Butt and Pass Log Cabin Method Feature Image

The Butt and Pass Log Cabin Method: No-Notching Corner System

The butt and pass log cabin construction technique is a method used to build log homes. It is a technique devised for beginners to build log homes with minimal craftsmanship or previous woodworking experience.

If you have decided on the butt and pass joint to construct your log cabin you will have heard of both the Log Home Builders Association and Skip Ellsworth; the latter an inventor, and the former a big advocate of the technique.

The fundamental concept behind the butt and pass method is the ease of construction and minimal maintenance.

To say it requires no skill or craftsmanship is a disservice to the technique. But, it’s certainly the most viable log home construction technique for someone without previous experience.

Since its creation, by Skip Ellsworth in the 1970s, it has been the most popular technique for building log cabins; you most definitely will have seen log homes built using this technique before!

Its rise in popularity has been attributed to ease and speed of construction, inexpensive technique, and user-friendliness.

This post will not cover the various debates regarding this technique and alternative notching techniques as they can be read here – Log Cabin Notches for Beginners… Which Corner Notching System is Best?.

This post will cover what the butt and pass technique is, a brief history of the butt and pass log cabin technique, why would you want to consider using this technique and how to build a log cabin use the butt and pass method.

So, if you want to learn how to build a log cabin using the butt and pass log cabin method, then continue reading below.

What is the Butt and Pass Technique?

What is the Butt and Pass technique?

Before you read this section, make sure you understand how to build a log cabin and the various stages involved.

If you haven’t yet, read our article on how to build a log cabin.

You will know that notching a log cabin takes place during the construction phase when you start the log wall construction.

Whilst the butt and pass technique isn’t strictly a notch, as you don’t scribe anything, it is a substitute for a notch and so is often confused with notching.

So what actually is it?
It’s just a method of construction for a log home.

The butt and pass style method of building cabins is a construction technique that uses tightly-pinned corners, to remove the need for any notching, to join the logs together.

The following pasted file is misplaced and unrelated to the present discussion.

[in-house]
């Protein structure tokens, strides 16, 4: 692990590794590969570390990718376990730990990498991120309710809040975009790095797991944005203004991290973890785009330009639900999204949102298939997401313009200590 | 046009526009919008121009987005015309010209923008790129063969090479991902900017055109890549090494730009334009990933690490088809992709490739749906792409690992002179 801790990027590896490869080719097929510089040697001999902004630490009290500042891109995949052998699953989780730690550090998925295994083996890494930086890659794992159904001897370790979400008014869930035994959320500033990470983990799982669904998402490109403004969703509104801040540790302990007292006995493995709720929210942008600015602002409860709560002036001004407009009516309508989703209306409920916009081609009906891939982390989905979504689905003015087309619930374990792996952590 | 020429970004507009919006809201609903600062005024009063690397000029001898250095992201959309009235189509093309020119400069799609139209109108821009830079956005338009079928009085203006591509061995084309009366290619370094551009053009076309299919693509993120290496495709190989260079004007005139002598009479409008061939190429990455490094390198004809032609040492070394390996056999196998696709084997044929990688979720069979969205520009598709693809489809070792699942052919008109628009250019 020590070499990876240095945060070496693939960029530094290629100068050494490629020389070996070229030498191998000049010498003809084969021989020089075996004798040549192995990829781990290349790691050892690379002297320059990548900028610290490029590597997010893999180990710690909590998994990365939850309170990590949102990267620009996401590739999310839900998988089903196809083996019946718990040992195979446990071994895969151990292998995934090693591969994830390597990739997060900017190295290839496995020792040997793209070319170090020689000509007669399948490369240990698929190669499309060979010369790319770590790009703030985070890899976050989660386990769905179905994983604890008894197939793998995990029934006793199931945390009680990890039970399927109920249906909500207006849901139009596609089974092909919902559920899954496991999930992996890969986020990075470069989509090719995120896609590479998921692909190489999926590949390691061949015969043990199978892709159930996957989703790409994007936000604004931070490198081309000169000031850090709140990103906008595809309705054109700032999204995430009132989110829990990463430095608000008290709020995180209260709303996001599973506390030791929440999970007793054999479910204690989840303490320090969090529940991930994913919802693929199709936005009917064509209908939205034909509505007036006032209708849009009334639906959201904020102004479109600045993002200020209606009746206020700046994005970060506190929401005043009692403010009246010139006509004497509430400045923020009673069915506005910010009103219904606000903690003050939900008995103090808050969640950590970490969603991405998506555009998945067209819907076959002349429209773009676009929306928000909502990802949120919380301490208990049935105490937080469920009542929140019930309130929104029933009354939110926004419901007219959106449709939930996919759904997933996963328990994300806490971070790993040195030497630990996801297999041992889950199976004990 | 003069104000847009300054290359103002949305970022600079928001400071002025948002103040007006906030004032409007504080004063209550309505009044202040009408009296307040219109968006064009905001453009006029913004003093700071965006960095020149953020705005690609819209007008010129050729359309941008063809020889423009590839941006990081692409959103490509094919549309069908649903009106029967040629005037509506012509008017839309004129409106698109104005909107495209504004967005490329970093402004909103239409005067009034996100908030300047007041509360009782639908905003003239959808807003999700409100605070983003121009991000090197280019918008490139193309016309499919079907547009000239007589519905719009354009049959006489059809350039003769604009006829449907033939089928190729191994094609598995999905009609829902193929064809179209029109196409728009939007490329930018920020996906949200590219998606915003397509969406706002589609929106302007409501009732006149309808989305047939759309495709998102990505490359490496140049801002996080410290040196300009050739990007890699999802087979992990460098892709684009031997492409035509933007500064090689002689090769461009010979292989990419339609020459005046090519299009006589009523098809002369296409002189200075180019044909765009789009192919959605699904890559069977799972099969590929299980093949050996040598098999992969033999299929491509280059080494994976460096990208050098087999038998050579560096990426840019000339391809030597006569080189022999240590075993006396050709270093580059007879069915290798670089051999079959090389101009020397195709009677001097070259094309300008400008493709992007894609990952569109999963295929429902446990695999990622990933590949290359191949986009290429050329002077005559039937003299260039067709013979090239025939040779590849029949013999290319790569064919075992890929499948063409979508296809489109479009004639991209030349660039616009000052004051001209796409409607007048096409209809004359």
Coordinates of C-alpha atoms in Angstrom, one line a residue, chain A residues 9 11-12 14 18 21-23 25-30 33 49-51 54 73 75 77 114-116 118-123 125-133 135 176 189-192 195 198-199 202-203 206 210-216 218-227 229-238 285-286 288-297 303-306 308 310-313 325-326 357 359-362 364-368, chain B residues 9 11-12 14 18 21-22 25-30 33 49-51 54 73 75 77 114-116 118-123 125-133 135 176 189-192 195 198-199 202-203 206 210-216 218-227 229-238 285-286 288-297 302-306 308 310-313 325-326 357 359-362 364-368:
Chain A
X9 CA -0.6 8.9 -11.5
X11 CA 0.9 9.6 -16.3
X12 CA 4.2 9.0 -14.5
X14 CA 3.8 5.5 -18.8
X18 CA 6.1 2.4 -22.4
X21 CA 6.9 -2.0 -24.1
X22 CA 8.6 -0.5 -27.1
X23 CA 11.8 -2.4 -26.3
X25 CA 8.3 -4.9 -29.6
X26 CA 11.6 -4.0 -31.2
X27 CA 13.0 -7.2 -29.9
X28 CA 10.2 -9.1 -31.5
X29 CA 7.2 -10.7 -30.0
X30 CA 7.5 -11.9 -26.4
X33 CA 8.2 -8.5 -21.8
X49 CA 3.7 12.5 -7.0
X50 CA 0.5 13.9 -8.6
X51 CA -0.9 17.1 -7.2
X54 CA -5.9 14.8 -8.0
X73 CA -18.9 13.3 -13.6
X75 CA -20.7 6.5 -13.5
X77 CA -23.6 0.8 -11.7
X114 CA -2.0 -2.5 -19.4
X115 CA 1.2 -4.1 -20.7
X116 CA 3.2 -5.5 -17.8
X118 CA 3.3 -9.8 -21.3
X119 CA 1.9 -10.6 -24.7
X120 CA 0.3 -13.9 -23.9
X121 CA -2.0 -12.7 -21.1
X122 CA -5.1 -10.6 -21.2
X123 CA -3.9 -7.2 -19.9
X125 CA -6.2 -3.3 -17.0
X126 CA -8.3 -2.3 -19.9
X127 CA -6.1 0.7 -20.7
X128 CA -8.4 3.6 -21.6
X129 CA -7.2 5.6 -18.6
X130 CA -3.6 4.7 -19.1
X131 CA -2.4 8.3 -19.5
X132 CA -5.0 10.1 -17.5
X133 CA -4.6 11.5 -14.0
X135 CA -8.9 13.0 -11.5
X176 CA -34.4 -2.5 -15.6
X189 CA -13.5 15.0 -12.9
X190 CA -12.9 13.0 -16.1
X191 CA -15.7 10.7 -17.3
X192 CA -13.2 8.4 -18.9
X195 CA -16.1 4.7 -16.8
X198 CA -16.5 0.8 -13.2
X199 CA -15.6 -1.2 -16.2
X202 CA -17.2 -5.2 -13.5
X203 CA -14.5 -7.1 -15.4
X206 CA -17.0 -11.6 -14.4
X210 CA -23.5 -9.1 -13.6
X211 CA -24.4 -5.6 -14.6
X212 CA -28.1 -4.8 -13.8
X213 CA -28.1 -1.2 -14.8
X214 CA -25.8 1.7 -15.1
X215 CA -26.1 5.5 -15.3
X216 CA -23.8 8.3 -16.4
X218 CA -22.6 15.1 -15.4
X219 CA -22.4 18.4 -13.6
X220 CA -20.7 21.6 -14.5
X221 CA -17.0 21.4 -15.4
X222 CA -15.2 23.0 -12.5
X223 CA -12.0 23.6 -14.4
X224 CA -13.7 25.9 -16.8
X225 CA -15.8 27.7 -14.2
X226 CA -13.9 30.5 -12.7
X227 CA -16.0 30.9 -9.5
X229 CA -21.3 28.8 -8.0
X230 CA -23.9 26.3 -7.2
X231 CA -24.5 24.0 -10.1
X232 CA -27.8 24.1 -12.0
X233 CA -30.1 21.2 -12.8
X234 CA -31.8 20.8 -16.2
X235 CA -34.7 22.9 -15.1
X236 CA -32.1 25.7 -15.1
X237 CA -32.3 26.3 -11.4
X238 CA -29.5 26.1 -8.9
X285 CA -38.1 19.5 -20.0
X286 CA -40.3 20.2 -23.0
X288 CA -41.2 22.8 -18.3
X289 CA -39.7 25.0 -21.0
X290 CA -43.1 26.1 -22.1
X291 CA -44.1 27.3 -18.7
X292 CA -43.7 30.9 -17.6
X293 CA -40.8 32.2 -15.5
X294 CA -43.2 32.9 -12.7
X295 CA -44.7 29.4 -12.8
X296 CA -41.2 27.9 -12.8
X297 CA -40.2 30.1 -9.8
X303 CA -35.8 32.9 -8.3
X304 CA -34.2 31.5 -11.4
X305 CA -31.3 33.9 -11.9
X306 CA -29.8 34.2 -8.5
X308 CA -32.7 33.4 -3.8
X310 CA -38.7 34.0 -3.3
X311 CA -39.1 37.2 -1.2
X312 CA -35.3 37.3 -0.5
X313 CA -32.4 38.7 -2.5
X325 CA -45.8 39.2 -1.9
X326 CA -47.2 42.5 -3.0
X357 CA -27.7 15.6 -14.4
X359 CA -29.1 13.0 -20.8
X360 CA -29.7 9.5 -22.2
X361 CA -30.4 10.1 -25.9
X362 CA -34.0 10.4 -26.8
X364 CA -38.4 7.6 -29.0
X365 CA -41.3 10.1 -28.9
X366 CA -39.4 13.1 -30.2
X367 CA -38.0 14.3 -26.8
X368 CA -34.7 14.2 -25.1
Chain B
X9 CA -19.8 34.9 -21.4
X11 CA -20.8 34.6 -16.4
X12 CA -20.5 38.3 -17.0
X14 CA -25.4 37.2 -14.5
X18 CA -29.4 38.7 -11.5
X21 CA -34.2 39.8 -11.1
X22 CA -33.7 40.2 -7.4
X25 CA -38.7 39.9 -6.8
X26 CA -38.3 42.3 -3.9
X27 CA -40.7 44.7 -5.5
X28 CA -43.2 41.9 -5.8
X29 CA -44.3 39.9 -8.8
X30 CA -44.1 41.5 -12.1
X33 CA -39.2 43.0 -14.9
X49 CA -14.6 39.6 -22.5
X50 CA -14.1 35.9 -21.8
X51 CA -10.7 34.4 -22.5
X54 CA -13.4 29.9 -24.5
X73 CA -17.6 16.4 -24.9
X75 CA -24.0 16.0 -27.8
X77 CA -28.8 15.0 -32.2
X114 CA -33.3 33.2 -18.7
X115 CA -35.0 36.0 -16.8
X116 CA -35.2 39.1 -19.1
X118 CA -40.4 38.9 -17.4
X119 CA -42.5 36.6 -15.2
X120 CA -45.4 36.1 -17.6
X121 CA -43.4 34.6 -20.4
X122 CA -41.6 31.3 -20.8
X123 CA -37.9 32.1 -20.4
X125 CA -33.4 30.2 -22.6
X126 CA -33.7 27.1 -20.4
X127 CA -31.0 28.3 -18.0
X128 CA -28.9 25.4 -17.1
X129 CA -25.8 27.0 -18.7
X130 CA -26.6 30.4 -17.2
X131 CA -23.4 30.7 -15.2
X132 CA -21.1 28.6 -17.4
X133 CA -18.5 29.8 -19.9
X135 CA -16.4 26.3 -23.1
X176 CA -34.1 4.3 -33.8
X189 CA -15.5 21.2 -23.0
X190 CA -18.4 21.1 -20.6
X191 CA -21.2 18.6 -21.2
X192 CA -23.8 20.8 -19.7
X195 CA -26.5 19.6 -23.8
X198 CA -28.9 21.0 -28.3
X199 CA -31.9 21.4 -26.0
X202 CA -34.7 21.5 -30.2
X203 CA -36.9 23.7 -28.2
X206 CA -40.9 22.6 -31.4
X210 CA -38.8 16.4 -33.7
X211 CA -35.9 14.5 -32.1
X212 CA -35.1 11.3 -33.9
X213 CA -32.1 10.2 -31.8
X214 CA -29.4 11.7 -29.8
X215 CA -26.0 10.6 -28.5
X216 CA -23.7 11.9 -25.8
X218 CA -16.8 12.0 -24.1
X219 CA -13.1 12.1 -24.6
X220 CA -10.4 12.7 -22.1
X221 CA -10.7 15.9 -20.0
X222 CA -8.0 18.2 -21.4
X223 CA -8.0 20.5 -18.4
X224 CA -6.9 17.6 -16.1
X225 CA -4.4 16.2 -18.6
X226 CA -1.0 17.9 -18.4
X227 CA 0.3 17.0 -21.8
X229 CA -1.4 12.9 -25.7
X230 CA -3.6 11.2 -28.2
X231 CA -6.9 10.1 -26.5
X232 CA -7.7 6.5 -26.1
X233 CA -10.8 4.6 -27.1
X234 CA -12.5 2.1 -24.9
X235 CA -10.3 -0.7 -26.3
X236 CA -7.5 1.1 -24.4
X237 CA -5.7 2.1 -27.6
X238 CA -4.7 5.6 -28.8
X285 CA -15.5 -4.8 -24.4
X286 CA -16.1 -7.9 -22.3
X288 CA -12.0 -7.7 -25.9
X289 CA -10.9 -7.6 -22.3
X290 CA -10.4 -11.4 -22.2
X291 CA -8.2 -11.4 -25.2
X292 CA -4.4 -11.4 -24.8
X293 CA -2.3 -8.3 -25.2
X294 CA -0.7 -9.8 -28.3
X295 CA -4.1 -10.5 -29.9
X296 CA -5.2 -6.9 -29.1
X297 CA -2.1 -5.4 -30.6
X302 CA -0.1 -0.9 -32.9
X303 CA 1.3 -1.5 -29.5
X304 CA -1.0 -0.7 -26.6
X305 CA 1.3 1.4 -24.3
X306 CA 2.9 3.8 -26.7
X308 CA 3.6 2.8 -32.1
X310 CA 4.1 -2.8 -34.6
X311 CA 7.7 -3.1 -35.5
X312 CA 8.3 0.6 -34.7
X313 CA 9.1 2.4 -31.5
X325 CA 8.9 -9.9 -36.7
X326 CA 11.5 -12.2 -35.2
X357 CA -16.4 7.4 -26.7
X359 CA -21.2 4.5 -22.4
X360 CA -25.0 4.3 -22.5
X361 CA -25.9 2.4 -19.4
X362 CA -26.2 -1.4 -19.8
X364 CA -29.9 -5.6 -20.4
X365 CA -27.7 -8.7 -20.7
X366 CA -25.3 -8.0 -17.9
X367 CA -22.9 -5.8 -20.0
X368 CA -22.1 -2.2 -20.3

The technique requires each log to be stacked on top of another, at right angles and then being pinned or fixed together. This can be done using rebar (i.e. a metal rod), pins, screws, or anything else suitable and handy.

In the image below, the logs alternate between long and short. The long log (A) rests on top of the perpendicular long log (B) below, and the short log (C) meets the perpendicular long log (B)

Butt and Pass Log Cabin Notch

This log home technique can be constructed with both round, hand-hewn, and D-shaped logs.

For a d-shape log to hew the log you will need to remove a couple of inches from the top and bottom of a 12″ diameter log.

However, traditionally, and according to the Log Home Builders Association, you should use round logs.

Ideally, green, round, un-milled/manufactured, and naturally harvested logs. Straight from the forest to your log home without any milling or manufacturing processes being involved.

There are famous variations of the butt and pass technique.

Most notably, Skip Ellsworth, took the butt and pass carpentry technique and built a classroom around the concept; teaching students to use this technique.

Skip’s implementation, is essentially a butt and pass technique using natural logs which are pinned and held together.

This construction technique unlocks numerous advantages over traditional notching techniques which will be discussed further in this article.

A Brief History of the Butt and Pass Log Cabin Technique

The butt and pass technique can help to achieve the beautiful “cabin in the woods” log home.

This rustic technique was heavily promoted and adopted by Skip Ellsworth in the 1970s and since then has found notoriety with professionals of the log cabin industry.

Butt and Pass is a very polarising construction technique for log homes; either you love it or can’t stand it! For as many people for butt and pass, you will find against.